You hear that term a lot these days around the Charlotte Bobcats. Specifically it refers to center Al Jefferson, and how to exploit what should be this franchise’s best offensive weapon.
Jefferson is “dependent” in that he has to rely on others to get him the ball in the low post and then to prepare for a pass should the opposition double-team.
They will double-team – a lot – and how well the Bobcats adjust to those defensive gimmicks might determine how their season goes.
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Jefferson missed much of the preseason and five of the first six regular-season games with ankle injuries. Now they need to refine how to play off him going forward.
In the first game back from his most recent injury, Jefferson finished with 10 points, seven rebounds and three assists Monday against the Atlanta Hawks. Probably the best play he made in his return was zipping a pass through the lane as shooting guard Gerald Henderson cut to the basket. Henderson ended up with an uncontested dunk.
“That should be a signature play for us when they try to double Al,” Henderson said at practice Tuesday, preparing for a Wednesday road game against Boston. “You’ve got to be in a position to score off of him. If someone turns his back on me, I’ve got to be gone” to the basket.
Jefferson admits he was a “black hole” when he played for the Minnesota Timberwolves from 2007 through 2010. He became a better passer in the ensuing three seasons playing for the Utah Jazz. That came at the insistence of Jazz coaches Jerry Sloan and Tyrone Corbin.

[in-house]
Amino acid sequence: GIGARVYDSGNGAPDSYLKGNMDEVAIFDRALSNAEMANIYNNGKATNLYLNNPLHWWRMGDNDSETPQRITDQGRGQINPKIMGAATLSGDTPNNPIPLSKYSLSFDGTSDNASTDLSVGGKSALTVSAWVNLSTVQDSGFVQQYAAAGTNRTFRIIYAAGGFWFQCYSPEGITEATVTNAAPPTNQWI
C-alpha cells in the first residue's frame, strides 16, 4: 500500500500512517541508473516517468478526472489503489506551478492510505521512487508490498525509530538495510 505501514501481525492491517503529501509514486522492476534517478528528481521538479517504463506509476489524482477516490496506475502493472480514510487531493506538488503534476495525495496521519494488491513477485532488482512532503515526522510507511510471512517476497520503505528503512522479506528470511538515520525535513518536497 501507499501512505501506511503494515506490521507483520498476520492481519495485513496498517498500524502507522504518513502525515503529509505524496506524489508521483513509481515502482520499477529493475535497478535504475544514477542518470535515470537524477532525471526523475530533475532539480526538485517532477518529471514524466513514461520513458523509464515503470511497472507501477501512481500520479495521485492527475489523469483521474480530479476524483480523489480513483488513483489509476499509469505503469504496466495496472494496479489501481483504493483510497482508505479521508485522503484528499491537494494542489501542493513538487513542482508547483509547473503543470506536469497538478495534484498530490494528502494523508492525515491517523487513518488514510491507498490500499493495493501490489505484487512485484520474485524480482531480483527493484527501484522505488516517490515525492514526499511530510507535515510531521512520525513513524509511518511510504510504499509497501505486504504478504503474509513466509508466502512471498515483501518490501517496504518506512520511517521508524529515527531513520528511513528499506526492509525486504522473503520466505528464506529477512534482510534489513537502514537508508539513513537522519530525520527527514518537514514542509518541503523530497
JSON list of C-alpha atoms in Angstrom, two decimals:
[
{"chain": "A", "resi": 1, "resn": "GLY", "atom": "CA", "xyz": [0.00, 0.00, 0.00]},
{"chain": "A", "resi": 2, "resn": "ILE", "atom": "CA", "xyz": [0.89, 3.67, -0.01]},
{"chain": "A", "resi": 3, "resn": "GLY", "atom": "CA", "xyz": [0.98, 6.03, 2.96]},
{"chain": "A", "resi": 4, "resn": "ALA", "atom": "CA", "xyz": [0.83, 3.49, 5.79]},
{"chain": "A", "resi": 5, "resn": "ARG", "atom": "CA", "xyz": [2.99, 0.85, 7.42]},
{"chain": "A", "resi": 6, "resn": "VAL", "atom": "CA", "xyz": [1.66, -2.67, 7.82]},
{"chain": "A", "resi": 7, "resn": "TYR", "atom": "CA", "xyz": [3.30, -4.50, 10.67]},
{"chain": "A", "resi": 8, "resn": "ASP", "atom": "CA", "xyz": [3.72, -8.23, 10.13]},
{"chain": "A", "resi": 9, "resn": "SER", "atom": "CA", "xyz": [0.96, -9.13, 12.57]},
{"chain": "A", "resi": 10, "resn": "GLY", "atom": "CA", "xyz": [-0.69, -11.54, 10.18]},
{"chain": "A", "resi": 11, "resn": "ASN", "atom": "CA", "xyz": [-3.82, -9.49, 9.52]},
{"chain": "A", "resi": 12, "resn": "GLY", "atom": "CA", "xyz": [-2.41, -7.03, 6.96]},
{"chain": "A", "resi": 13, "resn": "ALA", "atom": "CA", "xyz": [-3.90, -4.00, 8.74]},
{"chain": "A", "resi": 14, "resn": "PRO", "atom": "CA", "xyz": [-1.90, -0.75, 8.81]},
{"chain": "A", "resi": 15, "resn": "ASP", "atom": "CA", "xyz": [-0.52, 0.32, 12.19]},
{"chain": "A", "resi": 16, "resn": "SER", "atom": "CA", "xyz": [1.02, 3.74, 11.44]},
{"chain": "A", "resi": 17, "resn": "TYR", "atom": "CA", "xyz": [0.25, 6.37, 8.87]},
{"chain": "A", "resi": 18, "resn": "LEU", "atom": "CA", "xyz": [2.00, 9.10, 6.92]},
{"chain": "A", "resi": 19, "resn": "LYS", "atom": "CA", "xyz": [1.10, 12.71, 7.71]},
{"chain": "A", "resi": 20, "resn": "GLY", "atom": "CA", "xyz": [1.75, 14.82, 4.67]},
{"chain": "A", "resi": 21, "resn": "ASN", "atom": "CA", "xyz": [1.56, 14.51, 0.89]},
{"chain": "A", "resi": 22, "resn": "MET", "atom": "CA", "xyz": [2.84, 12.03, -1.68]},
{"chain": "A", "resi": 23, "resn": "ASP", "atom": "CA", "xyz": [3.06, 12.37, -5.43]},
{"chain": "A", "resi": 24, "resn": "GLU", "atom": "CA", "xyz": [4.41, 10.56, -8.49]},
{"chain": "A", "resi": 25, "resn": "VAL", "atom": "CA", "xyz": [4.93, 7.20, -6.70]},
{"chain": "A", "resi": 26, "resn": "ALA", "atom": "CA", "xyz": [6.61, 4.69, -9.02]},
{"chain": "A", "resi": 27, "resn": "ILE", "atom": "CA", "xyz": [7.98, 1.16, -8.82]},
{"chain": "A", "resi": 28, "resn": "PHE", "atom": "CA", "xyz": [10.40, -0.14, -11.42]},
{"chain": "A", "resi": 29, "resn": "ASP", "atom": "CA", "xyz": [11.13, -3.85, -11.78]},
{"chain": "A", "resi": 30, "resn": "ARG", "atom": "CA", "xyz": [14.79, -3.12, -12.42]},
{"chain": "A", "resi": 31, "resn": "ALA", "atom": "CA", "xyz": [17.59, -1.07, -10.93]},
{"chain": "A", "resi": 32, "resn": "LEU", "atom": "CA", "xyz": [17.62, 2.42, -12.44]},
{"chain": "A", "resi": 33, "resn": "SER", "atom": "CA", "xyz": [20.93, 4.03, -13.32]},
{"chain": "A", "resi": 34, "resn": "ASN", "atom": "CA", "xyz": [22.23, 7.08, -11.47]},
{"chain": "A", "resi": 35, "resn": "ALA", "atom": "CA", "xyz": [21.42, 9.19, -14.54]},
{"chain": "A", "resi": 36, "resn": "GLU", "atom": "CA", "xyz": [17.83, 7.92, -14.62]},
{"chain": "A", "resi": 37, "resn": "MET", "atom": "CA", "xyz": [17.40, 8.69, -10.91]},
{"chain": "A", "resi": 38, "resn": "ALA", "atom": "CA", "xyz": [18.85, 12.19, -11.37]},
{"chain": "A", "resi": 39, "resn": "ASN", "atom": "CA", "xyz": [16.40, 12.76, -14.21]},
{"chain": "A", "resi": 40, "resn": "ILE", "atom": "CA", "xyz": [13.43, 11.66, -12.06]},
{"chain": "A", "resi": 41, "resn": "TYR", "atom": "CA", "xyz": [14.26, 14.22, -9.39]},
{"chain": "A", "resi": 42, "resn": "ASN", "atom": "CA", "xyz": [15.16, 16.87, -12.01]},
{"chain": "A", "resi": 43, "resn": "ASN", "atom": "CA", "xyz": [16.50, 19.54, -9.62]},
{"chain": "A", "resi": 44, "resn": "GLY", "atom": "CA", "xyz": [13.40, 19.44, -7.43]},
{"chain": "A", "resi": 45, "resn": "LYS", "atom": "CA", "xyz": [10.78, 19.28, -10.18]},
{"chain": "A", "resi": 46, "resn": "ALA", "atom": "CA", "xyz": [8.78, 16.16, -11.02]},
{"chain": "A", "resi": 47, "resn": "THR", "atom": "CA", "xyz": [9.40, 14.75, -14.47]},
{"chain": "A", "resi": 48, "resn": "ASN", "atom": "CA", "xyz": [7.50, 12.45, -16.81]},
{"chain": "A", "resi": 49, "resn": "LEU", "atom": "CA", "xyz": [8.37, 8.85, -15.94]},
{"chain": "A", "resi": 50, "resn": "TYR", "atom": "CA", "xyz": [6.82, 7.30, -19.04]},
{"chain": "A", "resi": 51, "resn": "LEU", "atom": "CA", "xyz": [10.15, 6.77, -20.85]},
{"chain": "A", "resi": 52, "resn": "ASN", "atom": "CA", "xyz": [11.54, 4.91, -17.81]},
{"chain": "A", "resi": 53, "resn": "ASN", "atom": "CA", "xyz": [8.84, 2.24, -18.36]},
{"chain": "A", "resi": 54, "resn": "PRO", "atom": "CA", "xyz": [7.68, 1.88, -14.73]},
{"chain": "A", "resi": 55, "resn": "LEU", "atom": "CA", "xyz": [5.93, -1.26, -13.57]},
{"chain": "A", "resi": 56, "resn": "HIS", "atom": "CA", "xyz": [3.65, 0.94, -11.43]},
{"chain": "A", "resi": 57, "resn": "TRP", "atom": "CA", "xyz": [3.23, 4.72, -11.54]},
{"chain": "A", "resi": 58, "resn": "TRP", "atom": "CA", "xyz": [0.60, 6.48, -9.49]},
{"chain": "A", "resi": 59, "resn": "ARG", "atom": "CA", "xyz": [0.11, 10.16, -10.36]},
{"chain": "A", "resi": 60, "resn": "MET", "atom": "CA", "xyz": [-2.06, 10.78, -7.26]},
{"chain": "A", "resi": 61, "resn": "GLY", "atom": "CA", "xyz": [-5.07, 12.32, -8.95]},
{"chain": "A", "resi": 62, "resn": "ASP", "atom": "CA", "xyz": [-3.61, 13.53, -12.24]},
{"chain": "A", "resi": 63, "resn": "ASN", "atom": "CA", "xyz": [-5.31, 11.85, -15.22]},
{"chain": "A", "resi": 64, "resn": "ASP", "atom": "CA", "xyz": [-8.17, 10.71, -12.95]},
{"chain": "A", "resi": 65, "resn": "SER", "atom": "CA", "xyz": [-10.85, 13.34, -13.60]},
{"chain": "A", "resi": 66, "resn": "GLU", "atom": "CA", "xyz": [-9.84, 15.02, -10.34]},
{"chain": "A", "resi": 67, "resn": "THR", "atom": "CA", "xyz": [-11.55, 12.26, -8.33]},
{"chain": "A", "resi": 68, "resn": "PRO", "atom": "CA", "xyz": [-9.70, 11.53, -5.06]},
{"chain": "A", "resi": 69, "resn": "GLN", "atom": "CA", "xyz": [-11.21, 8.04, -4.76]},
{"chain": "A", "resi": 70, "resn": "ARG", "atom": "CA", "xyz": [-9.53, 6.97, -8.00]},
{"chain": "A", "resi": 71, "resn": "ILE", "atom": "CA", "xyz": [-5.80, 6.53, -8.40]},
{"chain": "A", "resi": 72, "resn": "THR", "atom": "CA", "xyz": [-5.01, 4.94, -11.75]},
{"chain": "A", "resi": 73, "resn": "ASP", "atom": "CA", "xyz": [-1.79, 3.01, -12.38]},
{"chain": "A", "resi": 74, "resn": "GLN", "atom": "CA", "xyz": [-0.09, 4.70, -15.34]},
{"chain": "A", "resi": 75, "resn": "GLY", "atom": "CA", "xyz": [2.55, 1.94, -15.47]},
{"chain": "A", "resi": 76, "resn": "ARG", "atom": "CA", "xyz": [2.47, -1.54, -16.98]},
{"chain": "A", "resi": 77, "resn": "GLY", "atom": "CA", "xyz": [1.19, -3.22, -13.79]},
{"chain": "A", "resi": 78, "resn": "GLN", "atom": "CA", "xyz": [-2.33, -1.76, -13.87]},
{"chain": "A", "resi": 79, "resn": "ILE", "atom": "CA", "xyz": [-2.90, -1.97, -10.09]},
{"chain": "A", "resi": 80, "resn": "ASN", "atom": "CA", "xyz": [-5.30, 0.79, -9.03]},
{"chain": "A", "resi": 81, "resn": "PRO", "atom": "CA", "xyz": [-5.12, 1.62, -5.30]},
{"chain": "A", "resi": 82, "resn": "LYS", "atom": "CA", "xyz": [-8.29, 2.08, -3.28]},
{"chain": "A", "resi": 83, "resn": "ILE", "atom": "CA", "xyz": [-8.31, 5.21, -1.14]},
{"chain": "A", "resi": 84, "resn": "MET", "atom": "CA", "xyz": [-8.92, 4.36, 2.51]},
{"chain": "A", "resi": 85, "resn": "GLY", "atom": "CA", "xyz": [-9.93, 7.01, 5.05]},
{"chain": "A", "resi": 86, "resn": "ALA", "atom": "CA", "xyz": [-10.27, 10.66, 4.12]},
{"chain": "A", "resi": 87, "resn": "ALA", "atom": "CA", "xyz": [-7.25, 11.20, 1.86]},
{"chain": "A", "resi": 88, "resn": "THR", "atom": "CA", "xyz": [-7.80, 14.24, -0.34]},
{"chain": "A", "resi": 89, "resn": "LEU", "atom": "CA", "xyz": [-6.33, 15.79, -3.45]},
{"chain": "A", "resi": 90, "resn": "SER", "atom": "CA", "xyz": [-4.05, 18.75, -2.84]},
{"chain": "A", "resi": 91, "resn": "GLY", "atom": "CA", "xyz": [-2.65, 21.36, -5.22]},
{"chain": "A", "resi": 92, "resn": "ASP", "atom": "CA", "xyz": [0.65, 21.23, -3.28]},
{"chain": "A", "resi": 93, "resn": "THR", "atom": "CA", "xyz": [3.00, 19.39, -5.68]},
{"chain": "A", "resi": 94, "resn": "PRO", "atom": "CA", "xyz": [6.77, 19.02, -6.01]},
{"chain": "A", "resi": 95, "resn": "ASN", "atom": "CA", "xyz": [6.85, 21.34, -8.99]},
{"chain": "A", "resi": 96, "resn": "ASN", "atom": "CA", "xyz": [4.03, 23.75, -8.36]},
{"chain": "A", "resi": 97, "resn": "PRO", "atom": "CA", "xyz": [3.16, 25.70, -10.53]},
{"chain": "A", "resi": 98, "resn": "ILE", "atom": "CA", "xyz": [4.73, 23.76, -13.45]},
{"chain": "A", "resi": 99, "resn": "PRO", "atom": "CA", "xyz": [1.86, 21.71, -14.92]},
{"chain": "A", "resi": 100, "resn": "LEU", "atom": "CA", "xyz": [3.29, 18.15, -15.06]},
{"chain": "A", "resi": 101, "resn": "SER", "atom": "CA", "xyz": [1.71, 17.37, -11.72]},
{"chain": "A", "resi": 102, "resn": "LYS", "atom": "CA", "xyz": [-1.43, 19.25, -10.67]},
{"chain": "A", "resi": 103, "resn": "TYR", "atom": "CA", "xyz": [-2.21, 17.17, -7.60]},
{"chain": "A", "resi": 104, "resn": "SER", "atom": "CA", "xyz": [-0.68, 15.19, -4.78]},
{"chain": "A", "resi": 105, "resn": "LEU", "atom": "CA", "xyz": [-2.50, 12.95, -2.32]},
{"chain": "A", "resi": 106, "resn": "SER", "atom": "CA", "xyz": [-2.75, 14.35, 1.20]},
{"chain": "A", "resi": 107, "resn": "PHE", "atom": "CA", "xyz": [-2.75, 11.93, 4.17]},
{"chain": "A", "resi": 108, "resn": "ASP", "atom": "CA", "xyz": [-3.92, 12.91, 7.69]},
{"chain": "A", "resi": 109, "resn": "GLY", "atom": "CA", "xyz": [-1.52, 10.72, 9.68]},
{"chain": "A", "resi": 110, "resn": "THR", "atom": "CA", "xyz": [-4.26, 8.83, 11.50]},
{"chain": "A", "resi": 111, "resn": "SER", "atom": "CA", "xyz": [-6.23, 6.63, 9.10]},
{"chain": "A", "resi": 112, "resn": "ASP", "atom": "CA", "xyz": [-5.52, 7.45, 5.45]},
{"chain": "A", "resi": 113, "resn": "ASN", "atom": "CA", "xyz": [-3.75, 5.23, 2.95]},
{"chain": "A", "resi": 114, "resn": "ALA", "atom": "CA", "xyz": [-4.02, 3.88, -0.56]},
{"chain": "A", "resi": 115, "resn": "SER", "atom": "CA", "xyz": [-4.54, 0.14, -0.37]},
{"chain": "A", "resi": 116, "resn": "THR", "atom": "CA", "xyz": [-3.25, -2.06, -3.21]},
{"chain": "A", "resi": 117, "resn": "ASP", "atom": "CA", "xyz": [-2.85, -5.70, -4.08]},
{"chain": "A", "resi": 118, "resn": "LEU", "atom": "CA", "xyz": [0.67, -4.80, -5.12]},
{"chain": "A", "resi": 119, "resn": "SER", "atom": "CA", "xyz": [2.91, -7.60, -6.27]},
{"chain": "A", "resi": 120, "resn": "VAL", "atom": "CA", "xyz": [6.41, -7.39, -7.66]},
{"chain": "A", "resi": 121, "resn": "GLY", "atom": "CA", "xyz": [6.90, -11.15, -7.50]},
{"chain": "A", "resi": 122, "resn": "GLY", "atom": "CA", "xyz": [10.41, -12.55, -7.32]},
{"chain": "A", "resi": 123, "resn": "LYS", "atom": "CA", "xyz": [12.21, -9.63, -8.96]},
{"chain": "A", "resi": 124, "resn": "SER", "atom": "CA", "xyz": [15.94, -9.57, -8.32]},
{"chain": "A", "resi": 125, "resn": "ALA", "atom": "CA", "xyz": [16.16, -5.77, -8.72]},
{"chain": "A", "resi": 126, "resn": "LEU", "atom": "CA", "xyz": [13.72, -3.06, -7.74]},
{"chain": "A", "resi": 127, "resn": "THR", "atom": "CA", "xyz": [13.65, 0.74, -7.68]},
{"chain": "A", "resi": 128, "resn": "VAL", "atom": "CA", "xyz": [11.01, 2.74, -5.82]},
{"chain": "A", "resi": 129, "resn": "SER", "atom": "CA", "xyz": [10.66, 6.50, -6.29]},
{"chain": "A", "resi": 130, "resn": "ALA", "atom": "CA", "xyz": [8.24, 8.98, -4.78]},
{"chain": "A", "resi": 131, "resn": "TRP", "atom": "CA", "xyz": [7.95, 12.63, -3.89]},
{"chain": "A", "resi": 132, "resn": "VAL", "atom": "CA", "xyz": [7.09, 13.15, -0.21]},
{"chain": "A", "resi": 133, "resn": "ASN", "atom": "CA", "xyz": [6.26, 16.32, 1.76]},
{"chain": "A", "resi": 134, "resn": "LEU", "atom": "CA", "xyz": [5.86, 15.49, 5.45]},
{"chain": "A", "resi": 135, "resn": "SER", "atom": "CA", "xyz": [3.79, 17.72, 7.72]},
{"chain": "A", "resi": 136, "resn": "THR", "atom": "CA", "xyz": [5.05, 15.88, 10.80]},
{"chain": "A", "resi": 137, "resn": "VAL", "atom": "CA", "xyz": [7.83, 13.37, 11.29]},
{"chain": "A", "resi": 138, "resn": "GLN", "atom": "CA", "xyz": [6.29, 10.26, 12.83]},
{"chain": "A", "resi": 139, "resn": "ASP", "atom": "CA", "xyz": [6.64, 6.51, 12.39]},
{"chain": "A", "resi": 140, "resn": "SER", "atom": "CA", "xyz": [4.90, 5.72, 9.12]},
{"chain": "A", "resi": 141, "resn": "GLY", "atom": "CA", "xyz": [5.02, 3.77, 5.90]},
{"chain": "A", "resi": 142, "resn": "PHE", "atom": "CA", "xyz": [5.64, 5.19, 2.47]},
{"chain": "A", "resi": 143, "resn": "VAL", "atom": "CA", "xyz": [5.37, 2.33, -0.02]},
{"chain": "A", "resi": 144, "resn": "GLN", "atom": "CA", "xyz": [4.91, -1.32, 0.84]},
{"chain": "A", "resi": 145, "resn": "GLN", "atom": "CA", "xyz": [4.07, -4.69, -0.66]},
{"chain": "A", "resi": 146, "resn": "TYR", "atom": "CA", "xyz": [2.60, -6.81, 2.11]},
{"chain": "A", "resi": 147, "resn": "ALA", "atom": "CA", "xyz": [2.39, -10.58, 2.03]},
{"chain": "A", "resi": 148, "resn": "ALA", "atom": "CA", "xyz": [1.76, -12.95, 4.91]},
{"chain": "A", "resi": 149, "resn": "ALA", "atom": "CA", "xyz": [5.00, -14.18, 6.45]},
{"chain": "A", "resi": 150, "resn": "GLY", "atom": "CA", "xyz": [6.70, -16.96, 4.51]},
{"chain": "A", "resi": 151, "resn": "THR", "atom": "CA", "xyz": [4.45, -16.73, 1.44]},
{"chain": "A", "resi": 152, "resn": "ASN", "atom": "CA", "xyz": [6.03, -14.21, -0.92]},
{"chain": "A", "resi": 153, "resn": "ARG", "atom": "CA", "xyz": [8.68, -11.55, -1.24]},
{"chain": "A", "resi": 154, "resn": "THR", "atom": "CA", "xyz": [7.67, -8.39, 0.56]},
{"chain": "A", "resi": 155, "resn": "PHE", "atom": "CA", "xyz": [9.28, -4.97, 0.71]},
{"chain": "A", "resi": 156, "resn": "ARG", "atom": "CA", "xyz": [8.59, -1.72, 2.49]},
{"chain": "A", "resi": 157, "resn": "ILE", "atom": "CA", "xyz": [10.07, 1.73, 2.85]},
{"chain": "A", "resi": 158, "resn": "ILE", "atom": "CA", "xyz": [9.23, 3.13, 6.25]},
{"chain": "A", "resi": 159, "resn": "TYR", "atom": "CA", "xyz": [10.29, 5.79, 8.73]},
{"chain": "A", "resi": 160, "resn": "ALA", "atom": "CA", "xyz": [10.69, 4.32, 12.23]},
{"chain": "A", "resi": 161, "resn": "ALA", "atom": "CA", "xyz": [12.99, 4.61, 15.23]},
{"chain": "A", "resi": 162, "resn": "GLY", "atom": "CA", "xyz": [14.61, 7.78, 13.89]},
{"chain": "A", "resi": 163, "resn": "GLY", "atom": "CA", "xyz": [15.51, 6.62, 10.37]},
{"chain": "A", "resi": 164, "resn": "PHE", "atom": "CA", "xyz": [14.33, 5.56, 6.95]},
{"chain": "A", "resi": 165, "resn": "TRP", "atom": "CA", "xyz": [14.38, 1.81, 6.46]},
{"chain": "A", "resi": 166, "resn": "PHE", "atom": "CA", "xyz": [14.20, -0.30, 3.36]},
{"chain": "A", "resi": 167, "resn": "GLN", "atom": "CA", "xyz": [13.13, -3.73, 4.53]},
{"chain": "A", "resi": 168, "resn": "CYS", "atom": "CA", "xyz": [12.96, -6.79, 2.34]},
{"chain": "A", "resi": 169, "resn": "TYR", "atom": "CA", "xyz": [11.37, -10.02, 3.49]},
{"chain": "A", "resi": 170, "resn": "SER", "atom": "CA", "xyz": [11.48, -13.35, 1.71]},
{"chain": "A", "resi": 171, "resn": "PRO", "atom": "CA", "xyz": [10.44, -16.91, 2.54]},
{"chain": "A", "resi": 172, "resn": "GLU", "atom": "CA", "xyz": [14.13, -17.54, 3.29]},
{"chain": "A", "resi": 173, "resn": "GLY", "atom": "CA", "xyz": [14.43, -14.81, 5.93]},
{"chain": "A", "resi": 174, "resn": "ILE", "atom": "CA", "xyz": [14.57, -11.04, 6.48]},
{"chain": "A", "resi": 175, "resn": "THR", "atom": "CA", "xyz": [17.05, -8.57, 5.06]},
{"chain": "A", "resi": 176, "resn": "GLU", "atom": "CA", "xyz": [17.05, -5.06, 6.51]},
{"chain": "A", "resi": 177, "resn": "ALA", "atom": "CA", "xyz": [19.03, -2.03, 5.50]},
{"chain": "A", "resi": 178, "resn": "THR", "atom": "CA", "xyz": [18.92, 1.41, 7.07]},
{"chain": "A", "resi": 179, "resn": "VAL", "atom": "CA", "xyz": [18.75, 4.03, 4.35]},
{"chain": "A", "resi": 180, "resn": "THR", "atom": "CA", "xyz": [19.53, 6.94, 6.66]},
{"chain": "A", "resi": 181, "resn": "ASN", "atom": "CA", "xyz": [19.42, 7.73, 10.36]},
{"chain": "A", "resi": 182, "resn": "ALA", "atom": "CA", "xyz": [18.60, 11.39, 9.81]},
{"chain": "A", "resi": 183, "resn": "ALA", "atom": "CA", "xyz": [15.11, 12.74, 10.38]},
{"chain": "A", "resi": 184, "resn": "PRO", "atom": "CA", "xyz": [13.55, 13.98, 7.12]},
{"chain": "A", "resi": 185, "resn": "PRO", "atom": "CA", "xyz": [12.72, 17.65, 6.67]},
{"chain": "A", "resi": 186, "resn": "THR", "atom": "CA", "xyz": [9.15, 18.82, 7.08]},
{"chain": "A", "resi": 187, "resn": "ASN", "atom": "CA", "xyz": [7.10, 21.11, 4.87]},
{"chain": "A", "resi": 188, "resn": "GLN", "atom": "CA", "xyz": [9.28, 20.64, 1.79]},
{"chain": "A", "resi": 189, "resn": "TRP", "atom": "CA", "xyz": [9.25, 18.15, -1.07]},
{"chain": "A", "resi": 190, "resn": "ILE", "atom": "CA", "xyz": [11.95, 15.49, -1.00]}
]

But Jefferson’s passing only matters if the perimeter players – primarily Henderson, Kemba Walker, Michael Kidd-Gilchrist and Jeff Taylor – decisively present themselves as targets.
“You have to move constantly,” Henderson said of playing with a low-post scorer. “Either come over right in front of him for a 3 or cut (to the basket). You’ve got to make yourself available to him. Then it’s 4-on-3.”
No one knows that better than Bobcats associate head coach Patrick Ewing. Ewing posted nearly 25,000 career points as a low-post scorer, primarily with the New York Knicks. He improved dramatically mid-career as he learned how to read and react to double-teams.
“When they double, he has to get the ball back out, and he will,” Ewing said. “(Passing out of the post) makes them have to think. If you don’t get better at that, you’re stuck in mediocrity. I had to become a better passer because I was being doubled so much. I learned to help the team game.”
Jefferson likes the athleticism on this roster and believes in a couple of weeks the synergy will catch up to the potential.
“Teams will almost always have two guys on me,” Jefferson said. “We have guys who can take advantage of that – players who can make hard cuts to the basket. We’re going to get some baskets if guys work to get open.”
Coach Steve Clifford said the hardest thing on offense is learning to play with a true low-post scorer, in part because they’ve become relatively rare. But the rewards can be huge.
“Think over the years how San Antonio has played: How many times it’s been Game 6 (of the playoffs), tie score with a minute left and (Manu) Ginobili throws it to (Tim) Duncan and they get a cutting basket. We have guys who naturally cut well,” Clifford said.
“You’ve got to find a way to get (Jefferson) the ball in his primary spots and then he’s got to make the plays. If the pass is there, then make the pass, which he will.”